Perspective | How Insurance Underwriters Can Be Reasonable When the Government Is Not

By: | February 22, 2022

Roger Crombie is a United Kingdom-based columnist for Risk & Insurance®. He can be reached at [email protected]

I’m glad 2021 is over. It was a very bad year.

The plague-related horrors that so many faced didn’t much affect me. I work from home and rarely leave at the best of times.

No, my 2021 owed its unique stink to the authorities. Regular readers may recall that financial insufficiency in later life has been my greatest fear. I shouldn’t have tempted fate by mentioning it: Last summer,  government involvement bankrupted me, temporarily anyway.

Rather like the tale of Jericho and Joshua, it was decided that the walls of my apartment building should come tumbling down and be replaced, to improve fire safety.

From Detour, a 1945 movie: “Fate, or some mysterious force, can put the finger on you or me, for no good reason at all.”

My sudden ruin was not my fault — but then all bankrupts say that, I would imagine.

Background: In 2016, 72 people died when faulty external cladding at Grenfell, a public housing tower block in London, intensified the speed and effect of a calamitous fire. The British government consequently enacted a stringent new retrospective building code for tall residential blocks, cladded or not.

I lived in one that was not.

A lack of qualified inspectors and insanely short lead times meant that thousands of apartment buildings across Britain couldn’t meet the regs before the buildings insurance renewal fell due.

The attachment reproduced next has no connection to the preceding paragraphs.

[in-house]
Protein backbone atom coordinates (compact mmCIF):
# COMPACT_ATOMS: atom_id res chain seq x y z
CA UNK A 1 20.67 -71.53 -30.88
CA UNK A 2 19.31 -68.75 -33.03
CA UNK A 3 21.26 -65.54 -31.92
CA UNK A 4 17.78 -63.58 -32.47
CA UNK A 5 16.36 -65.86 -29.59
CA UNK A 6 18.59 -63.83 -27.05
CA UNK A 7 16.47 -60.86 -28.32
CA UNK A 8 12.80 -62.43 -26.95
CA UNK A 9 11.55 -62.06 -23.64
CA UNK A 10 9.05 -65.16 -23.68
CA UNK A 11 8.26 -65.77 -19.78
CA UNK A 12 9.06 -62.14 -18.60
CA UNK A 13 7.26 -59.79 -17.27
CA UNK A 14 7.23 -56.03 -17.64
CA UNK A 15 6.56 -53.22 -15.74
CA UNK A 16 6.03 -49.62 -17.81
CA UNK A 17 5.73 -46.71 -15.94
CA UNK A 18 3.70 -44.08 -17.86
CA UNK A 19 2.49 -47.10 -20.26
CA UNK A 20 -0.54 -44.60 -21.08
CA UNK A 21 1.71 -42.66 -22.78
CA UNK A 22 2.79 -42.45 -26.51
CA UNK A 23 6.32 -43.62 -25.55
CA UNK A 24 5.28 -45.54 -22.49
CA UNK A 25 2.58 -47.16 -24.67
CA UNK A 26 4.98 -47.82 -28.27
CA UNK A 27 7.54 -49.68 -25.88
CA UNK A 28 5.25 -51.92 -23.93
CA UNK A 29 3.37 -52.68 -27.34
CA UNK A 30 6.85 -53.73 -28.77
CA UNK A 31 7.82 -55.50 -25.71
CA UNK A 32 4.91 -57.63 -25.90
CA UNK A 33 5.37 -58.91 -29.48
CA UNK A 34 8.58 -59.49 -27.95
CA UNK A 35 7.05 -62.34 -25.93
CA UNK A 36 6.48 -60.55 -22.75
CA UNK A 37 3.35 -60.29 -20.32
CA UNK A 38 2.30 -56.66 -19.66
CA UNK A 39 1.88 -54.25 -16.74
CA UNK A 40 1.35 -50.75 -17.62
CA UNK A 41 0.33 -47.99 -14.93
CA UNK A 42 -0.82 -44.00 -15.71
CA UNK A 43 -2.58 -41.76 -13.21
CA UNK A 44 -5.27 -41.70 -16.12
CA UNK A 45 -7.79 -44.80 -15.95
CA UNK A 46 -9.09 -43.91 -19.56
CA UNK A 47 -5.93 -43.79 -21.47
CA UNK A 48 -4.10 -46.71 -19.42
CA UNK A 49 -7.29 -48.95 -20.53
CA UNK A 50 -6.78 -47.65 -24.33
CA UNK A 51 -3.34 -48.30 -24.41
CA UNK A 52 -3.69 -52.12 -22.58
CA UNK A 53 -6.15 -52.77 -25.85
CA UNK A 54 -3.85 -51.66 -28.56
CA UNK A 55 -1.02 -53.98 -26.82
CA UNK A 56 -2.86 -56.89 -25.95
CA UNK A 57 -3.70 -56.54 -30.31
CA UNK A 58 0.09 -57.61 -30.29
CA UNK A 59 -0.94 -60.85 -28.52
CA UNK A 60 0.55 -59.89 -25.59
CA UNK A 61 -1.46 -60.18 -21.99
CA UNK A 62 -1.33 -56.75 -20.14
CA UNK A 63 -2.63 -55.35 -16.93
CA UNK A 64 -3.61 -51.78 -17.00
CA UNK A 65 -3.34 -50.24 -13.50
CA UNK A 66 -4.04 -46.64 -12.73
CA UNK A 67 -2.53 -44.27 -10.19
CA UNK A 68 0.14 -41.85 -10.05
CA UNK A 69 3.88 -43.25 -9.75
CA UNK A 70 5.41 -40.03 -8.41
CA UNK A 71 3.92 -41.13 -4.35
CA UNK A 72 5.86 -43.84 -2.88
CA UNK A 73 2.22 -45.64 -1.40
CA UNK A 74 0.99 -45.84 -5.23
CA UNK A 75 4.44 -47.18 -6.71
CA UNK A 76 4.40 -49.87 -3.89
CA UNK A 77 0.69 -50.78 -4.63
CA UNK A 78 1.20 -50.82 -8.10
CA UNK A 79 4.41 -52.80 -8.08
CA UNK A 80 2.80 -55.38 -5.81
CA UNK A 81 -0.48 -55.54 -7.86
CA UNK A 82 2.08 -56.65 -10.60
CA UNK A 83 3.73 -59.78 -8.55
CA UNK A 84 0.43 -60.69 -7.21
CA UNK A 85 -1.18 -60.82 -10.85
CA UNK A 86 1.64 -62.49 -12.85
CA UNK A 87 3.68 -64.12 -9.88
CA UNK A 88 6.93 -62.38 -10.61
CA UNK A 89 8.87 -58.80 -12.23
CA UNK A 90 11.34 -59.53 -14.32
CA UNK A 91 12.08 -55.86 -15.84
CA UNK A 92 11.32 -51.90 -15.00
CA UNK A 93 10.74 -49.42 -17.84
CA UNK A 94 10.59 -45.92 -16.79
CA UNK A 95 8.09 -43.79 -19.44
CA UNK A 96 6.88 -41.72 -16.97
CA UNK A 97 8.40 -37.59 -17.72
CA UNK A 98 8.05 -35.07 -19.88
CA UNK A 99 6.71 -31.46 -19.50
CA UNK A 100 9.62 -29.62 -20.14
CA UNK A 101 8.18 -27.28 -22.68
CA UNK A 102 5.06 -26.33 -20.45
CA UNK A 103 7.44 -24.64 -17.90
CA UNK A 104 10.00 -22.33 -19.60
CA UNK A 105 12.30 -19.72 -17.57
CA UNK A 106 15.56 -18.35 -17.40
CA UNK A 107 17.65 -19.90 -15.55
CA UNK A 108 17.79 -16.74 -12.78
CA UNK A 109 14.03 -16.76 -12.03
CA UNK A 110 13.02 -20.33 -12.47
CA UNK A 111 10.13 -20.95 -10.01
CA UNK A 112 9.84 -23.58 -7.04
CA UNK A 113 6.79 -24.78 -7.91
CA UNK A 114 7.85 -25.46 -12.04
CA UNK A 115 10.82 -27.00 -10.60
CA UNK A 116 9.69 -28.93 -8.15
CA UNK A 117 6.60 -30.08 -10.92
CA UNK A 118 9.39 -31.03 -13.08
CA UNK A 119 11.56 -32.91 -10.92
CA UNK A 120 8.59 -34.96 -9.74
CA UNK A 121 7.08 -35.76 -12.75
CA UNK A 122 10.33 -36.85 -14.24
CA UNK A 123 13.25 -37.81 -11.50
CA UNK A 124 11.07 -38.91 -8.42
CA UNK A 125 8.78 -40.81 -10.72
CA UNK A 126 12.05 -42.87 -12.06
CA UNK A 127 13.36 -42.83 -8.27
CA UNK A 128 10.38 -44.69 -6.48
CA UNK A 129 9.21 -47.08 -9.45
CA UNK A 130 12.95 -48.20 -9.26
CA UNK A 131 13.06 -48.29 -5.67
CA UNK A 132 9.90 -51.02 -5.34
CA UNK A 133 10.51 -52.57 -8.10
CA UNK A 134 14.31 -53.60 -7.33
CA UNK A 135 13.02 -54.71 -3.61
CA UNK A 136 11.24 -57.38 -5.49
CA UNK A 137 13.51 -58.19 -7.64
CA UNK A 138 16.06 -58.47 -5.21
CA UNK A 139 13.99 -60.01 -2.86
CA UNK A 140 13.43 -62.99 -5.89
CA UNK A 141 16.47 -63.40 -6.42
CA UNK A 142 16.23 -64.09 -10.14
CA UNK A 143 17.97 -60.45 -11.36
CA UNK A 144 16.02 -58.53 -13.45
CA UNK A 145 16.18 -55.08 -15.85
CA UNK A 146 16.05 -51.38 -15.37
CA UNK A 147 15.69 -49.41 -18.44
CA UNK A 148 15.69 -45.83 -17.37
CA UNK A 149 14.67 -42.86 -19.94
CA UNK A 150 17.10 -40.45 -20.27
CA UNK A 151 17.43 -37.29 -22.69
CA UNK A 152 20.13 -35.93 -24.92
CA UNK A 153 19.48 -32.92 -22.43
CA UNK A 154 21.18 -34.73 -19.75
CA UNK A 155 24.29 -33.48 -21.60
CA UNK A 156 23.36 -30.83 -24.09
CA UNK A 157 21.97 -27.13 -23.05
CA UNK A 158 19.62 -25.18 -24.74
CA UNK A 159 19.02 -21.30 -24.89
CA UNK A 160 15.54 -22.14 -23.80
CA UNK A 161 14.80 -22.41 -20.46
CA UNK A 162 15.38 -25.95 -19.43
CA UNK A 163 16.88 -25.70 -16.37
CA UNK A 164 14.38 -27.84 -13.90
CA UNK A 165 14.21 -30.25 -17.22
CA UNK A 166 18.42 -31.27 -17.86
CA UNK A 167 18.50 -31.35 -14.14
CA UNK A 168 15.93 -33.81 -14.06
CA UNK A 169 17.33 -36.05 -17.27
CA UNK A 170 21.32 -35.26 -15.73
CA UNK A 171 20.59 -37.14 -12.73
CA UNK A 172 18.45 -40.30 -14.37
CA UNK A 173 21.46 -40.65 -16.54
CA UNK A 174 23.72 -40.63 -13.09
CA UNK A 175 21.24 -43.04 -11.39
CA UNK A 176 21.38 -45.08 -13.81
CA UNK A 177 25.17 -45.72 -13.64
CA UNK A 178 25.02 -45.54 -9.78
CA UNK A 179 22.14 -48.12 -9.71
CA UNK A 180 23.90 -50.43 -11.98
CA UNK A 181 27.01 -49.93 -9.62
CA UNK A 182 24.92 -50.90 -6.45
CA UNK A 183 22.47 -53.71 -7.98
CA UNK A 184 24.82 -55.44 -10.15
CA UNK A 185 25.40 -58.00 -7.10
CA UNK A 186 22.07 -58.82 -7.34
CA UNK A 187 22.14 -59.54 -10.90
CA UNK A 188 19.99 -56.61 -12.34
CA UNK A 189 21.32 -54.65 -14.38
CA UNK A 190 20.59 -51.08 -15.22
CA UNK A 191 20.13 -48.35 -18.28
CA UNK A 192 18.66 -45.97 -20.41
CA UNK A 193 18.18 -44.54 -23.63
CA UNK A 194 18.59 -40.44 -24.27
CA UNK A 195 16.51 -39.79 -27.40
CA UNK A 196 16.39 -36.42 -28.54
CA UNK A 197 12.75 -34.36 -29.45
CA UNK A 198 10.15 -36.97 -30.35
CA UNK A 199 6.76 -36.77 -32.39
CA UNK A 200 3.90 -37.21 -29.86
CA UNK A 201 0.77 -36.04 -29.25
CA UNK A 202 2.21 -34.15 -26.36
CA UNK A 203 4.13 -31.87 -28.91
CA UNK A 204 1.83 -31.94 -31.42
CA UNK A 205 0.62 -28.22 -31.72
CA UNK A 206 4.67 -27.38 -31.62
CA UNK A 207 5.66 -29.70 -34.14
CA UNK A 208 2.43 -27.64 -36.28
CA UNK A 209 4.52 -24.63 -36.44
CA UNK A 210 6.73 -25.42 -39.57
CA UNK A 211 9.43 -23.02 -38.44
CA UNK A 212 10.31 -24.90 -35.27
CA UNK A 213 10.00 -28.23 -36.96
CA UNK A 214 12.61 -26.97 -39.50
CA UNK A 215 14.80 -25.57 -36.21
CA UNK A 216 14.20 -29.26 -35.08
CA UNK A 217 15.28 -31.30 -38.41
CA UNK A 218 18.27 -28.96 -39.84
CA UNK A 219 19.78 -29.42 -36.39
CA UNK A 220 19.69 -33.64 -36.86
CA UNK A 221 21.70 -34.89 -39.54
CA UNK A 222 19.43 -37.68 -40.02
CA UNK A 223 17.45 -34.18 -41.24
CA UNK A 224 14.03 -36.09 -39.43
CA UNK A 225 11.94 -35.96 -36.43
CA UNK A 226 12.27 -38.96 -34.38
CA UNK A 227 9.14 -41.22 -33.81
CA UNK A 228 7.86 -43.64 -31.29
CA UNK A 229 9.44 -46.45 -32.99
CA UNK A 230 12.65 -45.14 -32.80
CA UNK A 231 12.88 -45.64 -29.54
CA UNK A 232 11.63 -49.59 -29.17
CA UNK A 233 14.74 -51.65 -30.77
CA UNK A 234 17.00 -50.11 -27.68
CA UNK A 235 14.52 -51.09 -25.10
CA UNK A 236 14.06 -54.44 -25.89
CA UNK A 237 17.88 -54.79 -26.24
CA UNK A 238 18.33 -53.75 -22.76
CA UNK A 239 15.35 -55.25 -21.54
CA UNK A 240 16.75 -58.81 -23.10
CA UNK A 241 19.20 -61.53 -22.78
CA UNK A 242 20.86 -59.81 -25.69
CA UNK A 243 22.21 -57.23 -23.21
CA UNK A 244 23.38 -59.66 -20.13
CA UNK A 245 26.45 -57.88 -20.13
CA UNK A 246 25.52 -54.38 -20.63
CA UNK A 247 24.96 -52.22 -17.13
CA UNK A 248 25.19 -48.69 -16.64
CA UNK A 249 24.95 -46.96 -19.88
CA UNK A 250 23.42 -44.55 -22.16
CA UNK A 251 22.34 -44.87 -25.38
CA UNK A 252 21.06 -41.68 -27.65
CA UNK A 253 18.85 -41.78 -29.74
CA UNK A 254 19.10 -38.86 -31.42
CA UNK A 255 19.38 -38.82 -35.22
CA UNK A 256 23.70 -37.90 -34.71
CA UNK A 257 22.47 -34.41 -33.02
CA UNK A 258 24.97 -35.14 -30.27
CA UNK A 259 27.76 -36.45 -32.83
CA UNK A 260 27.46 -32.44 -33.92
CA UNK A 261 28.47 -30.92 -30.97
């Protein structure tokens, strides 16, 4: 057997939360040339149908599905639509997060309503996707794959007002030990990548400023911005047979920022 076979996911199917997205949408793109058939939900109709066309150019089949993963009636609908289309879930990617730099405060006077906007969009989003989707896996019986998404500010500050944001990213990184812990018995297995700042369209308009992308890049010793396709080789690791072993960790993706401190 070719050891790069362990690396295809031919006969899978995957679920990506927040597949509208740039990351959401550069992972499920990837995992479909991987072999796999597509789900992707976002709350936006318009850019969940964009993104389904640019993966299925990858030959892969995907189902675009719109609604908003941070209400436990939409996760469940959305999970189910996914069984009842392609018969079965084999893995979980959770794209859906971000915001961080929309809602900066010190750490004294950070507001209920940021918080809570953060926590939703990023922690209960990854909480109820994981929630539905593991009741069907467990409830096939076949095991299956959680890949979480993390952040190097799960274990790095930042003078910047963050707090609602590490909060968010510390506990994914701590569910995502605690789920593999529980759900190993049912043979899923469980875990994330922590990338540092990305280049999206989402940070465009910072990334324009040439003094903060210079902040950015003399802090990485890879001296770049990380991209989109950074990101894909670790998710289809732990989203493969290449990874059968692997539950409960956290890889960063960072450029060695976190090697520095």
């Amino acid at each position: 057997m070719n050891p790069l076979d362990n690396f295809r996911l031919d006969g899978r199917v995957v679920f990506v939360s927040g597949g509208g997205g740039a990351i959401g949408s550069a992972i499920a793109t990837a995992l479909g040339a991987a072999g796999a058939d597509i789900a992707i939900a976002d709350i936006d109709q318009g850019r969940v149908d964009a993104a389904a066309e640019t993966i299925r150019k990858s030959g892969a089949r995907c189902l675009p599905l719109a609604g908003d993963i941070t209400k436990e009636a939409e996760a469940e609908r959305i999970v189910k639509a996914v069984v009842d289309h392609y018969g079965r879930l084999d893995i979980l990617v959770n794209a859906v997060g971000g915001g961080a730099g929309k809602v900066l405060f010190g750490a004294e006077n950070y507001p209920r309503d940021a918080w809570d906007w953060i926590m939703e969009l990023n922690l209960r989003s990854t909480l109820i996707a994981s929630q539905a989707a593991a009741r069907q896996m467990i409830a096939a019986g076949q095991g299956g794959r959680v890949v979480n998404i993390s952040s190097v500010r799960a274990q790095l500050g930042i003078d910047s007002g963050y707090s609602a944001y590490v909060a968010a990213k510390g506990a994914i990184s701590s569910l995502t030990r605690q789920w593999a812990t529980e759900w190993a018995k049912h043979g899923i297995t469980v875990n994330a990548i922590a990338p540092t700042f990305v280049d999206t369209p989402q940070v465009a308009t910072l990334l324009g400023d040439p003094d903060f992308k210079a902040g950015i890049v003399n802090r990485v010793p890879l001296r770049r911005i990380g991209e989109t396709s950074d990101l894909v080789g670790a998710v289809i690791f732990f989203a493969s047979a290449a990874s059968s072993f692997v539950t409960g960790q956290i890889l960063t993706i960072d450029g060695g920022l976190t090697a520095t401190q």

Like that of  the old lady who swallowed a fly, my life became a progressive catastrophe, disaster piling upon disaster. The apartment was rendered worthless overnight, but I still had to pay $250,000 for remediation. Plus, if the building was uninsurable, my mortgage would have been payable in full at once.

It looked as if I’d have to sell everything down to my last cufflink, that grand old potential obligation of Lloyd’s Names, leaving me nothing, not a sausage (patty or link).

To those surprised by my resigned acceptance of this ghastly fate, I pointed out that “bankrupt” is just another word  or “nothing left to lose.”

I began planning to live in a rotting shack in a field. I’ve done it before, in Bermuda, where life is so expensive that a shack can be an attractive option. A nail-biting month ensued, when all seemed lost.

Then — cue stirring music — the insurance company rode to the rescue.

The building’s insurance was renewed, at a strikingly low premium. This wasn’t altruism. The insurance company knew what the government couldn’t understand: The buildings were safe enough. Not long afterwards, the government agreed to pay for most of the improvements.

I didn’t just dodge a bullet; I dodged a warehouse full of the highest caliber ammunition.

In a flash, I reverted from being essentially homeless to my former status as an all-around non-bankrupt. Imagine the relief. I have had to seek shelter elsewhere at my own expense for a few years while the work proceeds, and now live in the coldest apartment outside Antarctica.

What did I learn from it all? Don’t panic. Never, ever buy a leasehold property. Oh, and buy as much insurance as possible, as often as possible.

And then buy some more. &

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